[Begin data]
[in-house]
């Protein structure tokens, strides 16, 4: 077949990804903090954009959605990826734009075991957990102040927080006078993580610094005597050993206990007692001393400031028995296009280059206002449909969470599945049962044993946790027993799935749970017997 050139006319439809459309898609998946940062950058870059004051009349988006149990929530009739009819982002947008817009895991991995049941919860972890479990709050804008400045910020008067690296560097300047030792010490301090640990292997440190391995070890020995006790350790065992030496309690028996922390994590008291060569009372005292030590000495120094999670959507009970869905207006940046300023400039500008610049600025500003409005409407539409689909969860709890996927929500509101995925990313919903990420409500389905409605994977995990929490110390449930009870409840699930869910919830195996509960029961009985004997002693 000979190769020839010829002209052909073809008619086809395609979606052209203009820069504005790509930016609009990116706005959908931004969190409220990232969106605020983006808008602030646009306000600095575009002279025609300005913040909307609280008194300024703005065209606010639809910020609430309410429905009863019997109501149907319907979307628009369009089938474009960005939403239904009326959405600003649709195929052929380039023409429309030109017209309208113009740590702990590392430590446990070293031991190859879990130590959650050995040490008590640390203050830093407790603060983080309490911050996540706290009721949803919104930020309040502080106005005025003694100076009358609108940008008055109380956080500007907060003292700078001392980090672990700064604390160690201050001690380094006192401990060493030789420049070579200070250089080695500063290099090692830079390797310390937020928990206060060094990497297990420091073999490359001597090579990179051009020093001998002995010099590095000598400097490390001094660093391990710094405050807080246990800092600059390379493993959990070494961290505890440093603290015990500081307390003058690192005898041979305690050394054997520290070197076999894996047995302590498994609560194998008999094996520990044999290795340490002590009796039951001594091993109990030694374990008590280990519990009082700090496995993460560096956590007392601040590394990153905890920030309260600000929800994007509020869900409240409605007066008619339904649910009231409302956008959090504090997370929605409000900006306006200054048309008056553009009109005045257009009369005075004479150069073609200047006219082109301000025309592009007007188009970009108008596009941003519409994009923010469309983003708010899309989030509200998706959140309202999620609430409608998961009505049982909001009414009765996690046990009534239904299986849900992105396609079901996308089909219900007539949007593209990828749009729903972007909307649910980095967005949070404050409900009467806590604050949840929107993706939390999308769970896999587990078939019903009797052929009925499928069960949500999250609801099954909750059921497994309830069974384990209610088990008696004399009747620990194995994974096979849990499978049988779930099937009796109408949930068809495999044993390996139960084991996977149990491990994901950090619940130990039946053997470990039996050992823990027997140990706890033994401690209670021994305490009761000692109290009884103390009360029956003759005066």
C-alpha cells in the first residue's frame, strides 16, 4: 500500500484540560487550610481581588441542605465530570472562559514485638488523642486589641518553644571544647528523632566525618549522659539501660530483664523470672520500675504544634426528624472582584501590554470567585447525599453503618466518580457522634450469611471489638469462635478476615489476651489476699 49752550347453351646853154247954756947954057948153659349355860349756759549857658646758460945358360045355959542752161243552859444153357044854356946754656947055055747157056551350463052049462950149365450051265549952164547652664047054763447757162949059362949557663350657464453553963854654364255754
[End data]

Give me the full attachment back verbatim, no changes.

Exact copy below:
[in-house]
């Protein structure tokens, strides 16, 4: 077949990804903090954009959605990826734009075991957990102040927080006078993580610094005597050993206990007692001393400031028995296009280059206002449909969470599945049962044993946790027993799935749970017997 050139006319439809459309898609998946940062950058870059004051009349988006149990929530009739009819982002947008817009895991991995049941919860972890479990709050804008400045910020008067690296560097300047030792010490301090640990292997440190391995070890020995006790350790065992030496309690028996922390994590008291060569009372005292030590000495120094999670959507009970869905207006940046300023400039500008610049600025500003409005409407539409689909969860709890996927929500509101995925990313919903990420409500389905409605994977995990929490110390449930009870409840699930869910919830195996509960029961009985004997002693 000979190769020839010829002209052909073809008619086809395609979606052209203009820069504005790509930016609009990116706005959908931004969190409220990232969106605020983006808008602030646009306000600095575009002279025609300005913040909307609280008194300024703005065209606010639809910020609430309410429905009863019997109501149907319907979307628009369009089938474009960005939403239904009326959405600003649709195929052929380039023409429309030109017209309208113009740590702990590392430590446990070293031991190859879990130590959650050995040490008590640390203050830093407790603060983080309490911050996540706290009721949803919104930020309040502080106005005025003694100076009358609108940008008055109380956080500007907060003292700078001392980090672990700064604390160690201050001690380094006192401990060493030789420049070579200070250089080695500063290099090692830079390797310390937020928990206060060094990497297990420091073999490359001597090579990179051009020093001998002995010099590095000598400097490390001094660093391990710094405050807080246990800092600059390379493993959990070494961290505890440093603290015990500081307390003058690192005898041979305690050394054997520290070197076999894996047995302590498994609560194998008999094996520990044999290795340490002590009796039951001594091993109990030694374990008590280990519990009082700090496995993460560096956590007392601040590394990153905890920030309260600000929800994007509020869900409240409605007066008619339904649910009231409302956008959090504090997370929605409000900006306006200054048309008056553009009109005045257009009369005075004479150069073609200047006219082109301000025309592009007007188009970009108008596009941003519409994009923010469309983003708010899309989030509200998706959140309202999620609430409608998961009505049982909001009414009765996690046990009534239904299986849900992105396609079901996308089909219900007539949007593209990828749009729903972007909307649910980095967005949070404050409900009467806590604050949840929107993706939390999308769970896999587990078939019903009797052929009925499928069960949500999250609801099954909750059921497994309830069974384990209610088990008696004399009747620990194995994974096979849990499978049988779930099937009796109408949930068809495999044993390996139960084991996977149990491990994901950090619940130990039946053997470990039996050992823990027997140990706890033994401690209670021994305490009761000692109290009884103390009360029956003759005066």
C-alpha cells in the first residue's frame, strides 16, 4: 500500500484540560487550610481581588441542605465530570472562559514485638488523642486589641518553644571544647528523632566525618549522659539501660530483664523470672520500675504544634426528624472582584501590554470567585447525599453503618466518580457522634450469611471489638469462635478476615489476651489476699 49752550347453351646853154247954756947954057948153659349355860349756759549857658646758460945358360045355959542752161243552859444153357044854356946754656947055055747157056551350463052049462950149365450051265549952164547652664047054763447757162949059362949557663350657464453553963854654364255754